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Earthshine Observation of Vegetation and Implication for Life Detection on Other Planets

A Review of 2001–2006 Works

Abstract

The detection of exolife is one of the goals of very ambitious future space missions that aim to take direct images of Earth-like planets. While associations of simple molecules present in the planet’s atmosphere (O2, O3, CO2, etc.) have been identified as possible global biomarkers, this paper reviews the detectability of a signature of life from the planet’s surface, i.e. the green vegetation. The vegetation reflectance has indeed a specific spectrum, with a sharp edge around 700 nm, known as the “Vegetation Red Edge” (VRE). Moreover, vegetation covers a large surface of emerged lands, from tropical evergreen forest to shrub tundra. Thus, considering vegetation as a potential global biomarker is relevant.

Earthshine allows us to observe the Earth as a distant planet, i.e. without spatial resolution. Since 2001, Earthshine observations have been used by several authors to test and quantify the detectability of the VRE in the Earth spectrum. The vegetation spectral signature is detected as a small “positive shift” of a few percentage points above the continuum, starting at 700 nm. This signature appears in most spectra, and its strength is correlated with the Earth’s phase (visible land versus visible ocean). The observations show that detecting the VRE on Earth requires a photometric relative accuracy of 1% or better. Detecting something equivalent on an Earth-like planet will therefore remain challenging, especially considering the possibility of mineral artifacts and the question of “red edge” universality in the Universe.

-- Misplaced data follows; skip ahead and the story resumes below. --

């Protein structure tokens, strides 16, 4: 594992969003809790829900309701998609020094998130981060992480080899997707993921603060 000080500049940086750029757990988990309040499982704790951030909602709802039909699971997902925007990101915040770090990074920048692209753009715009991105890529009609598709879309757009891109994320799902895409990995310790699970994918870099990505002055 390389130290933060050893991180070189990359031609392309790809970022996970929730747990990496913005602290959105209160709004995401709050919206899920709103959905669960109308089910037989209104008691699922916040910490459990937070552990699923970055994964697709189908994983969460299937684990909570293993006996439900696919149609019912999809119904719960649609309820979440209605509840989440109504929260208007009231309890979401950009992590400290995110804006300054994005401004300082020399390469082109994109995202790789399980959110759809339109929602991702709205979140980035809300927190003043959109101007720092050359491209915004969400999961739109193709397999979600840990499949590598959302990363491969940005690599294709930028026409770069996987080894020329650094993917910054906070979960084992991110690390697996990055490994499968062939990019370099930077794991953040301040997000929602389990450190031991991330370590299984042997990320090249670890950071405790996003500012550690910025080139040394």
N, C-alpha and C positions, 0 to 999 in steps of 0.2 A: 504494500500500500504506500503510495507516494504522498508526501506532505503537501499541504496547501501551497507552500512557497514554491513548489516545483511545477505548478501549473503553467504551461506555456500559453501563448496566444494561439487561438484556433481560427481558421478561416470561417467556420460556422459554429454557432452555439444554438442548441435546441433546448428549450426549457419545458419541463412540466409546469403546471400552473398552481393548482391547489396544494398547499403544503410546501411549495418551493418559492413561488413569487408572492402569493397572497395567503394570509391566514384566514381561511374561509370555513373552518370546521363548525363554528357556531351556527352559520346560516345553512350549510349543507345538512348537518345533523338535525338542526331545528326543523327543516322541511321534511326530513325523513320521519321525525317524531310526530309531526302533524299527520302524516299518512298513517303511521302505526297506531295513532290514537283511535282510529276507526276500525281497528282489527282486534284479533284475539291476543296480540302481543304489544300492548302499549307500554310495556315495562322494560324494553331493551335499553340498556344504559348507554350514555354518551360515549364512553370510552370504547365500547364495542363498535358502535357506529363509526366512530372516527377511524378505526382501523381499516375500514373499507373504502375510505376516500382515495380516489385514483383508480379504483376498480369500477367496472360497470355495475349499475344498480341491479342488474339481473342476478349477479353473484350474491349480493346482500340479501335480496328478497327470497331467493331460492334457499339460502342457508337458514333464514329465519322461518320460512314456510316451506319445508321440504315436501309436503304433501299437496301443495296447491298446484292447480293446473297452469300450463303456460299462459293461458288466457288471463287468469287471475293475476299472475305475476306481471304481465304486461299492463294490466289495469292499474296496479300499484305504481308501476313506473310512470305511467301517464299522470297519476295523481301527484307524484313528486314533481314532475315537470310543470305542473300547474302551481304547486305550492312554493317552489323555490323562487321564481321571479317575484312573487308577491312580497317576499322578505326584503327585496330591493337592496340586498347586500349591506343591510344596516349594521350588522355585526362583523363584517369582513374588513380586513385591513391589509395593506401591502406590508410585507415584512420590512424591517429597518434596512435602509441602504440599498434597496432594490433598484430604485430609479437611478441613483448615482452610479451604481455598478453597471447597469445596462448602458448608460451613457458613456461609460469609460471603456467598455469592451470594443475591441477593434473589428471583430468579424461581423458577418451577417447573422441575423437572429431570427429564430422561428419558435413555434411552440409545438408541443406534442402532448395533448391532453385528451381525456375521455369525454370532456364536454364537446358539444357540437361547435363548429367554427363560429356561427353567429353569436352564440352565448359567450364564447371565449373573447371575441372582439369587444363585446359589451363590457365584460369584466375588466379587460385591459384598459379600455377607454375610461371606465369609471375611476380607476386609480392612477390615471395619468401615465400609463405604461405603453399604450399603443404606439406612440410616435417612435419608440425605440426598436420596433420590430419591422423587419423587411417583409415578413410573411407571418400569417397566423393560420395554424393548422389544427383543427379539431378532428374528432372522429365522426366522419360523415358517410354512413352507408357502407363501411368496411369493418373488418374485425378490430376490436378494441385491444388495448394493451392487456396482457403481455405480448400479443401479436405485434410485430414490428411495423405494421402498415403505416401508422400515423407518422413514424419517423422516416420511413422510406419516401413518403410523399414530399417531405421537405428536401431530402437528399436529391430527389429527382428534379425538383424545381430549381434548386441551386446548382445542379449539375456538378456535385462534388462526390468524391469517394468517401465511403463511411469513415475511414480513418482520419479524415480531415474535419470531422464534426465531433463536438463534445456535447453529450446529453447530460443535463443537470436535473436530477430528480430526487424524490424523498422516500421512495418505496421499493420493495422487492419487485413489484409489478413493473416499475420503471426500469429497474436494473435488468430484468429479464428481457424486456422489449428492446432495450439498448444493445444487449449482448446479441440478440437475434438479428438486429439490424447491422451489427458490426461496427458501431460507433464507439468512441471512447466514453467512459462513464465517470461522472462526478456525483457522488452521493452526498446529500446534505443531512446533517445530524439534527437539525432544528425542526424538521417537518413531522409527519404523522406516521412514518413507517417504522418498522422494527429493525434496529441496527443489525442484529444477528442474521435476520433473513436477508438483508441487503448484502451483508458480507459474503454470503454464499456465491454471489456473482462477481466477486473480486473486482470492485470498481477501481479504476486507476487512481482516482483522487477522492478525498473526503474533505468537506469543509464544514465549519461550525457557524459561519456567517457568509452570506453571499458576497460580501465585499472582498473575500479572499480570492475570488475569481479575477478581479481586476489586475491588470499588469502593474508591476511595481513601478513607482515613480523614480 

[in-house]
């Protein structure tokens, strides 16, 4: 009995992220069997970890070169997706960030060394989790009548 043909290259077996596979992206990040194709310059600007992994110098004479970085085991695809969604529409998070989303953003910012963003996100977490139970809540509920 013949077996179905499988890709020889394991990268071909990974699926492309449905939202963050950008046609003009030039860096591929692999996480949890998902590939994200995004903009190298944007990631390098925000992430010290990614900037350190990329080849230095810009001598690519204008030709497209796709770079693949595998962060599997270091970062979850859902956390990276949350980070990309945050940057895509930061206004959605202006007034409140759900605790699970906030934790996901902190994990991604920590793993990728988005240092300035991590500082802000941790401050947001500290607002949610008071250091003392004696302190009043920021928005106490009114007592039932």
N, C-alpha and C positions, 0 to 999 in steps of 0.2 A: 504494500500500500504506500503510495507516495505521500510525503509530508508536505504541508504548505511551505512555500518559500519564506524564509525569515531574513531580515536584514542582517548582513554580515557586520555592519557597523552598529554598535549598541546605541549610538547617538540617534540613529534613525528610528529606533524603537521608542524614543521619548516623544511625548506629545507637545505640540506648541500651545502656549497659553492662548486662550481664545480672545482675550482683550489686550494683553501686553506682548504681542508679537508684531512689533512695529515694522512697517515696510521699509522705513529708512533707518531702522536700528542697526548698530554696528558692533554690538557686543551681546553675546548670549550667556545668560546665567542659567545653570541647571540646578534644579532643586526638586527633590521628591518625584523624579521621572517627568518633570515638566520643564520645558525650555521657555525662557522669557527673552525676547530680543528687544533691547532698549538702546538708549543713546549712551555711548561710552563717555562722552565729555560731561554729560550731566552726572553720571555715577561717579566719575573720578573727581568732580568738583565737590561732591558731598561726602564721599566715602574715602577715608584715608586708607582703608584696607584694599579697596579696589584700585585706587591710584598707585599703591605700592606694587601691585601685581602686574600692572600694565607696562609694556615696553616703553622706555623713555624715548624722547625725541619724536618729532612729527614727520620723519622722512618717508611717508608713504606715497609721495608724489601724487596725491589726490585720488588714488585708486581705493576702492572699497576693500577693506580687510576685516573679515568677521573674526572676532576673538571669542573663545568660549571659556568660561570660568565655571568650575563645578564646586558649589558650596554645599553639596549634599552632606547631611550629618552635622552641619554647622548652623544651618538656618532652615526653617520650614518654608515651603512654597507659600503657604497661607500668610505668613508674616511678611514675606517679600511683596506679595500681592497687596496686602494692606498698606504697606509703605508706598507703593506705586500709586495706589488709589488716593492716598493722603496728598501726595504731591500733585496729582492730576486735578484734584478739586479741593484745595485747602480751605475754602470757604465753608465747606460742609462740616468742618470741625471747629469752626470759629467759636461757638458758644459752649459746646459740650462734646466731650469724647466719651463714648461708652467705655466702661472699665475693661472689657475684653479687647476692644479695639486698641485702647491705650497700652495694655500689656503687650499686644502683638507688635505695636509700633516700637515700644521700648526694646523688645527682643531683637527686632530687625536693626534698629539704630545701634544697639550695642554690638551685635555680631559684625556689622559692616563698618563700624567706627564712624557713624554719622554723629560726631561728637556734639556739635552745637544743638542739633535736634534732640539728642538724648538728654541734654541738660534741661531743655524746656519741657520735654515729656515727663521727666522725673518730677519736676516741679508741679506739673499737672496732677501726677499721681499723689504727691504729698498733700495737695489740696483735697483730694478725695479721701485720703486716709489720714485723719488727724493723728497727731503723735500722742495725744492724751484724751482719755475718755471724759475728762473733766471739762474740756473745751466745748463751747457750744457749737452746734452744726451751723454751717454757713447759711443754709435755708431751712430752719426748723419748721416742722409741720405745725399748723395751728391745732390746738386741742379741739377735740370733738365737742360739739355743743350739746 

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Correspondence to Luc Arnold.

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Arnold, L. Earthshine Observation of Vegetation and Implication for Life Detection on Other Planets. Space Sci Rev 135, 323–333 (2008). https://doi.org/10.1007/s11214-007-9281-4

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Keywords

  • Earthshine
  • Earth’s spectrum
  • Biosignature
  • Vegetation red edge
  • Global biomarker
  • Extrasolar planet